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New Battery Could Charge 70 Percent in Two Minutes and Last 20 Times Longer

October 14, 2014 by  
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We use rechargeable batteries for practically everything these days, from our toothbrushes to our cars , so when a battery runs down, it can put a damper on our daily routine. Now imagine instead of waiting for an hour for your phone to charge up, you only had to wait two minutes. Now imagine that same quick-charging battery can last 20 years. That battery will soon be a reality thanks to a team of researchers who developed a lithium-ion battery that can charge 70 percent in just two minutes and lasts 20-times longer than a battery today. Read the rest of New Battery Could Charge 70 Percent in Two Minutes and Last 20 Times Longer Permalink | Add to del.icio.us | digg Post tags: Battery Charging , better batteries , electric vehicles , lithium battery lifespan , lithium ion battery improvements , lithium-ion batteries , rechargeable batteries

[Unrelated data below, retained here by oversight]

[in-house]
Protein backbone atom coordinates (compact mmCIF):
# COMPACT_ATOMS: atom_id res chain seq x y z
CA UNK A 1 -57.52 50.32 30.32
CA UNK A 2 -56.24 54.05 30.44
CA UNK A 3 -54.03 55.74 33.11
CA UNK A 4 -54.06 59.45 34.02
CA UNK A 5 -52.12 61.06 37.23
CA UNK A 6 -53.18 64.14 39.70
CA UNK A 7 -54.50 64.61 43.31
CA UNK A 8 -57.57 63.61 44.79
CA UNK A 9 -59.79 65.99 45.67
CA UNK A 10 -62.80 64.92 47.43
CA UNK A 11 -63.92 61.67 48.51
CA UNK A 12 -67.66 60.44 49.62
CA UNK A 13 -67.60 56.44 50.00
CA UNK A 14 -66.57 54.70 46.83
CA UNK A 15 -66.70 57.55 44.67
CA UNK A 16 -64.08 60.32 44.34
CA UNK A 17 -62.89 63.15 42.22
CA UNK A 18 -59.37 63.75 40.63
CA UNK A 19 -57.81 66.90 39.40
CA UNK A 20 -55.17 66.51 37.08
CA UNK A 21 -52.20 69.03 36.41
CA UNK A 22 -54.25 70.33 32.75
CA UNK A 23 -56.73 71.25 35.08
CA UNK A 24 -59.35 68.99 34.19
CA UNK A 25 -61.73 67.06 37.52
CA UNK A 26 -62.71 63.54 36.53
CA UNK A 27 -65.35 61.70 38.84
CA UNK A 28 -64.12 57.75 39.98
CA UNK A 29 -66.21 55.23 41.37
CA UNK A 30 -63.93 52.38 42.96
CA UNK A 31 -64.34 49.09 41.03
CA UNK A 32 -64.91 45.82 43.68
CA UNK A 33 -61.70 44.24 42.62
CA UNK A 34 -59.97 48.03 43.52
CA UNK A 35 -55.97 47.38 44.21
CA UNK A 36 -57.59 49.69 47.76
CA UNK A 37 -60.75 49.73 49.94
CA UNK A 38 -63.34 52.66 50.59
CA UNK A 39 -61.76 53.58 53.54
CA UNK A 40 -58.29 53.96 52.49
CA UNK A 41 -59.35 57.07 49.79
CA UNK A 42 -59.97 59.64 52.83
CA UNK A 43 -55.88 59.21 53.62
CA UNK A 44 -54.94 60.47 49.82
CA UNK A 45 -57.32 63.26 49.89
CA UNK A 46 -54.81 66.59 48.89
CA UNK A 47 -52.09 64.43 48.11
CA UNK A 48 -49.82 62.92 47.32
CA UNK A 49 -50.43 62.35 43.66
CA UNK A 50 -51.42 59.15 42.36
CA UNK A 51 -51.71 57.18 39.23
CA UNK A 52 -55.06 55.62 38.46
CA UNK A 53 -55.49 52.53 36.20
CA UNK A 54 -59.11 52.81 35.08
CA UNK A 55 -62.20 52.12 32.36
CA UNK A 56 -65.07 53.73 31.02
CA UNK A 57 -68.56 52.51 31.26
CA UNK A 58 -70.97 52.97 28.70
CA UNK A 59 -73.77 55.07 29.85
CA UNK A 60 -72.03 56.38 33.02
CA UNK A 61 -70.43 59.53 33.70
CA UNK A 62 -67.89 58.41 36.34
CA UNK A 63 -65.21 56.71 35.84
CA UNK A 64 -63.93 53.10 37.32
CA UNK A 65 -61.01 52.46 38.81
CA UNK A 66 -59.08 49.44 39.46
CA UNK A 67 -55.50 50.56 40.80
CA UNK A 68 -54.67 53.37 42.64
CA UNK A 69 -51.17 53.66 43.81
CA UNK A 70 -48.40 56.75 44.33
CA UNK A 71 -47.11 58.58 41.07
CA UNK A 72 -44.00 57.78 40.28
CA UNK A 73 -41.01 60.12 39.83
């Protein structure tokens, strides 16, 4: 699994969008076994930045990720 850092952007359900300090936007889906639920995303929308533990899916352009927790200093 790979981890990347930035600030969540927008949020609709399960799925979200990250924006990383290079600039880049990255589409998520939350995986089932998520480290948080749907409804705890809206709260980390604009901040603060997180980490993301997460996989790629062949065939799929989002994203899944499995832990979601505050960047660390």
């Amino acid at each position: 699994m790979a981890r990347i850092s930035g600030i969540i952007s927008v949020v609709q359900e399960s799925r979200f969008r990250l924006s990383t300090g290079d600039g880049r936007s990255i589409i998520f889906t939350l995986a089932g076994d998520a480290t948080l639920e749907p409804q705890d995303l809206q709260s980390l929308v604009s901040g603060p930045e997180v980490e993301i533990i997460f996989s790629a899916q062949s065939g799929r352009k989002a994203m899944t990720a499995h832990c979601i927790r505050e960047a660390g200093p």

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New Battery Could Charge 70 Percent in Two Minutes and Last 20 Times Longer